To celebrate Book Riot’s first birthday on Monday, we’re running our best 50 posts from our first year this week. Click here for the running list. This post originally ran March 23, 2012.
In the summer of last year, V.S. Naipaul made eyes roll worldwide when he claimed that women writers (yes, all of them) are “unequal” to him, partially because a woman “is not a complete master of a house, so that comes over in her writing.” I had never read Naipaul before hearing his statements, and unless I forget about them, I probably never will. I suffer from an odd sort of reading quirk- if an author is alive, I am totally susceptible to the influences of his or her personality.
Another example: Orson Scott Card. I learned (from Twitter, natch) that he’s quite a homophobe. Anyone who rewrites Shakespeare to expose its purported gay agenda…that person is on a whole other level of delusional hatred. Despite the fact that I love Ender’s Game and want to hold it to my heart while singing in the forest accompanied by friendly woodland creatures, I now feel squeamish about buying any of his other books.
One more- Jonathan Franzen. I’m sure we’re all tired of talking about him, so I’ll just say that every time I read a thing he has said in public, that thing makes me less and less willing to slog through the rest of The Corrections (I mean really, anyone who makes Edith Wharton’s writing career all about how she was ugly and suffered from literary penis-envy…do I really want to read 600 pages of that guy’s thoughts? I do not.).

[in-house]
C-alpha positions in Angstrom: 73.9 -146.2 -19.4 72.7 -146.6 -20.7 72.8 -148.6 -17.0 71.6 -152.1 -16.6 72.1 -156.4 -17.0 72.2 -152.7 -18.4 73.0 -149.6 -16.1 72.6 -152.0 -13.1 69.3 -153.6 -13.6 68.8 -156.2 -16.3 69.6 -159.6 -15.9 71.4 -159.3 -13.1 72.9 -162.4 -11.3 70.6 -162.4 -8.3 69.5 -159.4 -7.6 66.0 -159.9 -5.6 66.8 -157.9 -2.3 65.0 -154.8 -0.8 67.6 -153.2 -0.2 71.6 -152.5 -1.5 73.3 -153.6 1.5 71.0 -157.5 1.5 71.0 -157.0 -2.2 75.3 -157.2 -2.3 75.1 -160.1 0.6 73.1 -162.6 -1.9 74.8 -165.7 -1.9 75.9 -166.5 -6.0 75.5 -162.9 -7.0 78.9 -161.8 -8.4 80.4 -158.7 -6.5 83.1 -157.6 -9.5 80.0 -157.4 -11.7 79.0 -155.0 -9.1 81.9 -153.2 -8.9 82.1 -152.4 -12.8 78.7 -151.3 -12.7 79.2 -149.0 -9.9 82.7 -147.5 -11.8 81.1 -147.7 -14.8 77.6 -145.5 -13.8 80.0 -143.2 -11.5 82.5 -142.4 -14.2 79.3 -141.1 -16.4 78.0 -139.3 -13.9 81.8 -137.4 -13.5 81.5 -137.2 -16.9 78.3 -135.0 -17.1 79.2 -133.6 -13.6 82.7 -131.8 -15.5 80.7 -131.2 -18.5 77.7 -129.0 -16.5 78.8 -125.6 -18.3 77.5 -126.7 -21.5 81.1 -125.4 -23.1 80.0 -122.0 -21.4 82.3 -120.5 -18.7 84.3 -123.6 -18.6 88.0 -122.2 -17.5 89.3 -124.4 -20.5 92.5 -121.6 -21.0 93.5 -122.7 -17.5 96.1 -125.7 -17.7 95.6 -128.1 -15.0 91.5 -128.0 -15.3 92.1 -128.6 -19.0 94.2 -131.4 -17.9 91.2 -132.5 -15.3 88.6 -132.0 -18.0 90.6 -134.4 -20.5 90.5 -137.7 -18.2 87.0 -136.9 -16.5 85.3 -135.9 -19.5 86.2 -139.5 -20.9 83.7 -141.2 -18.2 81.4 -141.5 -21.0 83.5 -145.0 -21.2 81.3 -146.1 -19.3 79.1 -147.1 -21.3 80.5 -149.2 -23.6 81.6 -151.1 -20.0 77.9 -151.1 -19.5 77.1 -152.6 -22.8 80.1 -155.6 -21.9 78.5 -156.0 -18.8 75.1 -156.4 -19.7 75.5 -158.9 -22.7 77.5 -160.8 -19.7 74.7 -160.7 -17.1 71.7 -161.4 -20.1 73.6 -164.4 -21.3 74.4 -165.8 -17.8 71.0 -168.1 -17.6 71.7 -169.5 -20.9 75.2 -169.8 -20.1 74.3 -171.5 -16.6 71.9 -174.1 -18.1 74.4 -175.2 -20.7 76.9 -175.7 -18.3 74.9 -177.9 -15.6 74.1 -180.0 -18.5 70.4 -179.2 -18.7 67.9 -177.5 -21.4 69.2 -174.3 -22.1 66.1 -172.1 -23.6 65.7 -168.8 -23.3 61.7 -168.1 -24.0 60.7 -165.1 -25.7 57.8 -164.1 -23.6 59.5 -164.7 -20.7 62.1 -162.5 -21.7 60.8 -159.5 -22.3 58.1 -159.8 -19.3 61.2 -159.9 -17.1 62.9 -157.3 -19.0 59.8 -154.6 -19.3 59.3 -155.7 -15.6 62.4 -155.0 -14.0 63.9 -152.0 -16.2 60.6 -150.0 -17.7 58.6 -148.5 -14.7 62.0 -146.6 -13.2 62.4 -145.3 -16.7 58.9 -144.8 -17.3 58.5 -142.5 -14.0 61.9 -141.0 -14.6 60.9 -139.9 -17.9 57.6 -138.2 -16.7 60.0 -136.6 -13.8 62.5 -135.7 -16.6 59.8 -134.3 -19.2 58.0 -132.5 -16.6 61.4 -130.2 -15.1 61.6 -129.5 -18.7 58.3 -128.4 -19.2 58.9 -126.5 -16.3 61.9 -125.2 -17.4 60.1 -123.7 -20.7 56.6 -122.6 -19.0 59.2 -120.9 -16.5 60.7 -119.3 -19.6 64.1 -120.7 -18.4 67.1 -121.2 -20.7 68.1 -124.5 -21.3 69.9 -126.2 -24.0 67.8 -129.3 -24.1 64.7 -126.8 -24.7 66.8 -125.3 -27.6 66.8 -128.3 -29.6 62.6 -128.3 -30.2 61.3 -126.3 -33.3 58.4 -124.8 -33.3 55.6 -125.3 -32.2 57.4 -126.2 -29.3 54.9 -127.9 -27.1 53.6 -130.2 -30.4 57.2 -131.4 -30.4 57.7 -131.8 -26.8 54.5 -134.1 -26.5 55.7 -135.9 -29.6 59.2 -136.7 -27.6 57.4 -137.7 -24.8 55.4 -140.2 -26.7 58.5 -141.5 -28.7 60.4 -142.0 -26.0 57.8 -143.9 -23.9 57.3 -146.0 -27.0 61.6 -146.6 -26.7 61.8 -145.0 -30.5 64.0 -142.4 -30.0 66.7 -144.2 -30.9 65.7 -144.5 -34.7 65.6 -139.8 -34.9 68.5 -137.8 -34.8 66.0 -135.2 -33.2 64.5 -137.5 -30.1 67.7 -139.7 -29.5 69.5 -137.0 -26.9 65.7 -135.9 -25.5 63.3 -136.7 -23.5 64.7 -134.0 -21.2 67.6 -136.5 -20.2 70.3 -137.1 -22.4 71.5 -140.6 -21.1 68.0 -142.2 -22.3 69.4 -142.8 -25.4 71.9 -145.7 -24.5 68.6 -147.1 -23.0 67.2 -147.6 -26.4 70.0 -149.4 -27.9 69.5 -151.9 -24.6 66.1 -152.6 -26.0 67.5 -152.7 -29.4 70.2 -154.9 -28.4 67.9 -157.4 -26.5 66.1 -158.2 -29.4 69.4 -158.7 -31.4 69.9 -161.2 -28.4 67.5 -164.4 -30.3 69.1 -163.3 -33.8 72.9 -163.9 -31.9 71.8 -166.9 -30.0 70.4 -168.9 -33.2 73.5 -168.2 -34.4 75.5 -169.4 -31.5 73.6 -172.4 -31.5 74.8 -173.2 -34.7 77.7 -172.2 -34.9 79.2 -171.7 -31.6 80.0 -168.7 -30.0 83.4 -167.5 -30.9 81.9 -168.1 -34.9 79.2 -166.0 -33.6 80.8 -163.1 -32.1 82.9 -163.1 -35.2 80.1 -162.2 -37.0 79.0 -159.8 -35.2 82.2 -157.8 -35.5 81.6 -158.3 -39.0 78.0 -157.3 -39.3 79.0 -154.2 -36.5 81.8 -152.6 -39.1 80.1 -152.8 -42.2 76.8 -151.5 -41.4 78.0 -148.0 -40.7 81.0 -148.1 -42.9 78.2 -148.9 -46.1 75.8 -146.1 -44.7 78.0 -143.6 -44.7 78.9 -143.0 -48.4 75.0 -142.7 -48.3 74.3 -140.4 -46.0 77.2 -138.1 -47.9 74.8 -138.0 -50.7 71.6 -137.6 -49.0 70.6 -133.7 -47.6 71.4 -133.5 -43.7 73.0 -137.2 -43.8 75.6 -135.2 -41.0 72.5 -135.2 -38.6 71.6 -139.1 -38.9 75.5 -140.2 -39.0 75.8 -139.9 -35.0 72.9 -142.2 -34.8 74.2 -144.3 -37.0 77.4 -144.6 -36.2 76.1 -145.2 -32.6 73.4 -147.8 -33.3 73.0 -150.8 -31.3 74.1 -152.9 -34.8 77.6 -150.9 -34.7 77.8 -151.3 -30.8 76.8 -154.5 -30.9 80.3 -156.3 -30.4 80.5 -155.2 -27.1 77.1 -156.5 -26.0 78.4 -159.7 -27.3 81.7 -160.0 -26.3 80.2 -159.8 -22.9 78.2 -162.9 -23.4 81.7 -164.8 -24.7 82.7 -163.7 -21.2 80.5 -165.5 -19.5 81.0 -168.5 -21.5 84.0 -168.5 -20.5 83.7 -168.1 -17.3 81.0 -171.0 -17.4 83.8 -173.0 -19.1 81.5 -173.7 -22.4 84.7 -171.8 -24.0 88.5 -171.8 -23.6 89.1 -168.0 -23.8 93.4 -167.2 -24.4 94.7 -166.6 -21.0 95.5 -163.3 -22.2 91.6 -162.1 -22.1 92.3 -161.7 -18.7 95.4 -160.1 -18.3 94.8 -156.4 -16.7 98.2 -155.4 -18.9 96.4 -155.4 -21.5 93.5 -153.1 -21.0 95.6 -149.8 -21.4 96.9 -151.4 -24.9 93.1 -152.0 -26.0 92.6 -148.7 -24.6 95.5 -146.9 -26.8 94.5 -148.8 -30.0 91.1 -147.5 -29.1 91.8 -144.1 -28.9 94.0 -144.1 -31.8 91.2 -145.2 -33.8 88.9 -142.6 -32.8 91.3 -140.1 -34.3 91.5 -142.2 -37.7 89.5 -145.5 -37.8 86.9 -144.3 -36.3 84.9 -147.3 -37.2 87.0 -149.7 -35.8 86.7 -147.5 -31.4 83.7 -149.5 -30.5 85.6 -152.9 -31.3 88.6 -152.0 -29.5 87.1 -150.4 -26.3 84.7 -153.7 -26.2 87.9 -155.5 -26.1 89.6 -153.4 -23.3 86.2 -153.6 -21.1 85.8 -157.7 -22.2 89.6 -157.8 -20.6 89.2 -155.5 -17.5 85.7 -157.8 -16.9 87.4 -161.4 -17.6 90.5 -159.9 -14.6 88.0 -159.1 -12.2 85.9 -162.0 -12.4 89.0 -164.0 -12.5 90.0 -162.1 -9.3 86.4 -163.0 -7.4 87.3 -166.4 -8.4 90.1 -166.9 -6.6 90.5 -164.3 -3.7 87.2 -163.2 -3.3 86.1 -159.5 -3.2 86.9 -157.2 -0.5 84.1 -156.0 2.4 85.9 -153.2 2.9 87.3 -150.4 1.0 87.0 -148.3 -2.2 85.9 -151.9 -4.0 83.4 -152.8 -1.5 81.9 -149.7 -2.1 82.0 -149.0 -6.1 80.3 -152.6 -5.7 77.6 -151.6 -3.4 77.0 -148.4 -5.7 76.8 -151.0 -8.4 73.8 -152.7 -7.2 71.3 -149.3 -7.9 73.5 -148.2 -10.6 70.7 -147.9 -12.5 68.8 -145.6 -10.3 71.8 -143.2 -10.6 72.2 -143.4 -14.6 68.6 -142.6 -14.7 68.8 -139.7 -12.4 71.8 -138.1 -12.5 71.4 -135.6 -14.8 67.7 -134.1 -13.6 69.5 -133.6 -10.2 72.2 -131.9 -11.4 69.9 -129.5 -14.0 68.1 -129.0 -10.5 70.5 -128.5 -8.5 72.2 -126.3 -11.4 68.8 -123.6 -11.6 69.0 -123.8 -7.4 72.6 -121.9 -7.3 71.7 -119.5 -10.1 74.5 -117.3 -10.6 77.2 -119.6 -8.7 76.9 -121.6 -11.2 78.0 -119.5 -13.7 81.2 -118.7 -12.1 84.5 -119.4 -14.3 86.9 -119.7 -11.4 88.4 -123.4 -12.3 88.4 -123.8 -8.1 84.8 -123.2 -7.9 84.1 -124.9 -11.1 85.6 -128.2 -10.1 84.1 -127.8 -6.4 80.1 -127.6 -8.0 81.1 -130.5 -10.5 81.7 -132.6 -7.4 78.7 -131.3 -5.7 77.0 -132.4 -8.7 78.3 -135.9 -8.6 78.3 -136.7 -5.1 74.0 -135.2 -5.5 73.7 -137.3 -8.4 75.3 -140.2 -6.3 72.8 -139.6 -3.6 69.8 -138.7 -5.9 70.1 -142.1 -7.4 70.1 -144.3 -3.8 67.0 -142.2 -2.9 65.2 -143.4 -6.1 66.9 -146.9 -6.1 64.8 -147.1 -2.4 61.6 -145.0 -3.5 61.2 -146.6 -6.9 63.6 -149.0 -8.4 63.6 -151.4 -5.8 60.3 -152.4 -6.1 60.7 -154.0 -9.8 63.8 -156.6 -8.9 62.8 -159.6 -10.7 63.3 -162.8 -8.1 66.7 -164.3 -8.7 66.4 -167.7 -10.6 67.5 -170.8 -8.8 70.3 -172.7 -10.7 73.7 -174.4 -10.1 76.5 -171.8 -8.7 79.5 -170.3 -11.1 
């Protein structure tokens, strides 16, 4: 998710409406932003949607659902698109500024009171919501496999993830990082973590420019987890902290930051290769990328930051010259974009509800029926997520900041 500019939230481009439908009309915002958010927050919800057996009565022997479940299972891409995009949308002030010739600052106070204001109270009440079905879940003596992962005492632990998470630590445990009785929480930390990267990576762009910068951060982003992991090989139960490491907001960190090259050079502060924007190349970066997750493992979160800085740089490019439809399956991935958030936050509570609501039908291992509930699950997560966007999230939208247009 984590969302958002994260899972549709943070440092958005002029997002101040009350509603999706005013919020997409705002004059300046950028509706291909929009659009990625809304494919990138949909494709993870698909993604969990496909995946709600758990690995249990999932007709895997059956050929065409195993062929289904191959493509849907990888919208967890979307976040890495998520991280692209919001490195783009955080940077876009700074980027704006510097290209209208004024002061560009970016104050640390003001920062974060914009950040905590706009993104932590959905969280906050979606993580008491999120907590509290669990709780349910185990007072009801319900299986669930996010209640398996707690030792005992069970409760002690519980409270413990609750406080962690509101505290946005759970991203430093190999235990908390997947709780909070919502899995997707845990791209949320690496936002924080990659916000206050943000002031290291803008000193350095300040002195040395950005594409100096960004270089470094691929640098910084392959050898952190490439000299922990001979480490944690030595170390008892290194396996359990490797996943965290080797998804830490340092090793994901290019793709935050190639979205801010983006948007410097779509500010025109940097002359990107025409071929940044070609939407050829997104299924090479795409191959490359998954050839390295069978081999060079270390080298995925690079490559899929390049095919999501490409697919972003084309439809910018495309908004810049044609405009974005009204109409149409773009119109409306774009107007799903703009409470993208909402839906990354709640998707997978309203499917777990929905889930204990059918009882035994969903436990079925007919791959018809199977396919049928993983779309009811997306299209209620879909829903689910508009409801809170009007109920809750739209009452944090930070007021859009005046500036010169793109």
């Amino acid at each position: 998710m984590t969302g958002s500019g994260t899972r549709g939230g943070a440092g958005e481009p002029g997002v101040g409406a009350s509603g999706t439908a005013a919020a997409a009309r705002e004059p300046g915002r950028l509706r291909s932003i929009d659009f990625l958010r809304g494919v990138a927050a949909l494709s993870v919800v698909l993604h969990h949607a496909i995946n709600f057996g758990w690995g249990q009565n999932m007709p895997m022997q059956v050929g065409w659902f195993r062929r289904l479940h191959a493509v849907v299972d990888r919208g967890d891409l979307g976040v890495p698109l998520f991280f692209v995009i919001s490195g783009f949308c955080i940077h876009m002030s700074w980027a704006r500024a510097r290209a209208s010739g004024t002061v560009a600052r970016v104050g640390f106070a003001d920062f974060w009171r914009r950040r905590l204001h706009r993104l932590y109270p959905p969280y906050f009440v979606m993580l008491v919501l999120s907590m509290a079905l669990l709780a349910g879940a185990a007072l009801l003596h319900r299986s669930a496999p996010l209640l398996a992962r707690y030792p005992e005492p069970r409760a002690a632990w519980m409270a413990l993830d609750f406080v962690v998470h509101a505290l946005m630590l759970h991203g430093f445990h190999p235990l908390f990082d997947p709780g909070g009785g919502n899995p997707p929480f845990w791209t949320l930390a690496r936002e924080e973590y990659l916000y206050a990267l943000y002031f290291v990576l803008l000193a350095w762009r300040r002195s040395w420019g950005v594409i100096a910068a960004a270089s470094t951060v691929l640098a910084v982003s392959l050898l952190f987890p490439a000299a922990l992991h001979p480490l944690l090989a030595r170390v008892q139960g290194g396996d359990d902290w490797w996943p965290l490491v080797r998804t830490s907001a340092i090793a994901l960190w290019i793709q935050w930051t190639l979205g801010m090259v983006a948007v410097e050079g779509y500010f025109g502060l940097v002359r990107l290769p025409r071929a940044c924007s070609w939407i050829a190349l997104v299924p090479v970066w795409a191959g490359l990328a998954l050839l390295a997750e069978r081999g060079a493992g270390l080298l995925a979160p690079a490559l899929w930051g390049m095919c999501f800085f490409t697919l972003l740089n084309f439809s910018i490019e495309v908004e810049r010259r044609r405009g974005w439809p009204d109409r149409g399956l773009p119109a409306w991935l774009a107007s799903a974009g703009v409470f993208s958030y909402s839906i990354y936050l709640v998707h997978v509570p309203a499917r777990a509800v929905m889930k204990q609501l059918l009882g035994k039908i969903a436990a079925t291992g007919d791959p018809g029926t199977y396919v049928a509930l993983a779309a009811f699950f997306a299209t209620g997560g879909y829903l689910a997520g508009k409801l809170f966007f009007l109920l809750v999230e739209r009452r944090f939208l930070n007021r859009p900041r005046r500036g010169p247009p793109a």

This quirktastic impatience I have for high levels of jerkiness from living authors does not, oddly, extend to dead ones. Hemingway was an alcoholic womanizer (see also Anderson, Sherwood) with a love for animal cruelty, but I can and do read The Old Man and the Sea every summer without guilt and have placed Ernest on my list of Authors Whose Entire Backlist I Must Read, Or Perish. Charles Dickens was an anti-Semitic adulterer. Virginia Woolf was also oddly anti-Semitic (despite being married to a Jewish man), and was snah-HOB-bee. W. Somerset Maugham slept with another man’s wife and may or may not have paid underage boys to…entertain his party guests (not proven!).
But I love all those dead people. Maybe it’s the separation of time that makes the faults of classics authors less actually irritating and more foible-licious. Maybe I’m more forgiving of racism and sexism in authors from times gone by because there’s always the excuse of social context- there’s no real excuse for homophobia or women-bashing these days. Maybe my dabbling in the locavore food movement during a short-lived hippie phase made me so source-conscious that it’s irrationally and illogically bled over into my reading habits.
It could also be because the works of classic authors are in the public domain and I don’t want my hard-won book-buying dollars going to someone who says jerky things in a modern literary world. It’s probably all those things, plus a dash of “classics are time-tested works of genius and who knows if J. Franz will still be relevant in 50 years.”
So that’s my idiosyncrasy of the week. It may change in 48 hours. Does who an author is as a person influence your reading choices? Is there some ethical line an author can cross that will make you wary of reading his or her work?By signing up you agree to our Terms of Service